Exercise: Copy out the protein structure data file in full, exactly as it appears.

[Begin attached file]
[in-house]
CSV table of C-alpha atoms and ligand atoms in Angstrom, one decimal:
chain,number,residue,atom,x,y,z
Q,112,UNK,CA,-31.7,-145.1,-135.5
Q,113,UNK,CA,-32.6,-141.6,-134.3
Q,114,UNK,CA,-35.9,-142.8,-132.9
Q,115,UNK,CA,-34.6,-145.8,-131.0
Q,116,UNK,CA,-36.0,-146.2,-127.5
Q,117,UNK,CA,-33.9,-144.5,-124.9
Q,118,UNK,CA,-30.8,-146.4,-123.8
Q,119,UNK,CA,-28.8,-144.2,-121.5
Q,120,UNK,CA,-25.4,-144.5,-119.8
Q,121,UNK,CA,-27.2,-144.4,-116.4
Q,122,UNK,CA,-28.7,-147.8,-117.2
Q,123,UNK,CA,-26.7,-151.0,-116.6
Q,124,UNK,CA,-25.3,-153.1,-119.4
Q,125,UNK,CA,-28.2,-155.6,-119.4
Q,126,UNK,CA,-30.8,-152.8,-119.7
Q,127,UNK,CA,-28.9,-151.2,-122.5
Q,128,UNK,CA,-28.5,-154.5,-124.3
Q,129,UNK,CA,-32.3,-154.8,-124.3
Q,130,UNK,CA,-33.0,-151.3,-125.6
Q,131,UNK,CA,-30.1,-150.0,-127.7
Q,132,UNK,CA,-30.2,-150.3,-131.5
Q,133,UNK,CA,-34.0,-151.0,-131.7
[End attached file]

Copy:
[in-house]
CSV table of C-alpha atoms and ligand atoms in Angstrom, one decimal:
chain,number,residue,atom,x,y,z
Q,112,UNK,CA,-31.7,-145.1,-135.5
Q,113,UNK,CA,-32.6,-141.6,-134.3
Q,114,UNK,CA,-35.9,-142.8,-132.9
Q,115,UNK,CA,-34.6,-145.8,-131.0
Q,116,UNK,CA,-36.0,-146.2,-127.5
Q,117,UNK,CA,-33.9,-144.5,-124.9
Q,118,UNK,CA,-30.8,-146.4,-123.8
Q,119,UNK,CA,-28.8,-144.2,-121.5
Q,120,UNK,CA,-25.4,-144.5,-119.8
Q,121,UNK,CA,-27.2,-144.4,-116.4
Q,122,UNK,CA,-28.7,-147.8,-117.2
Q,123,UNK,CA,-26.7,-151.0,-116.6
Q,124,UNK,CA,-25.3,-153.1,-119.4
Q,125,UNK,CA,-28.2,-155.6,-119.4
Q,126,UNK,CA,-30.8,-152.8,-119.7
Q,127,UNK,CA,-28.9,-151.2,-122.5
Q,128,UNK,CA,-28.5,-154.5,-124.3
Q,129,UNK,CA,-32.3,-154.8,-124.3
Q,130,UNK,CA,-33.0,-151.3,-125.6
Q,131,UNK,CA,-30.1,-150.0,-127.7
Q,132,UNK,CA,-30.2,-150.3,-131.5
Q,133,UNK,CA,-34.0,-151.0,-131.7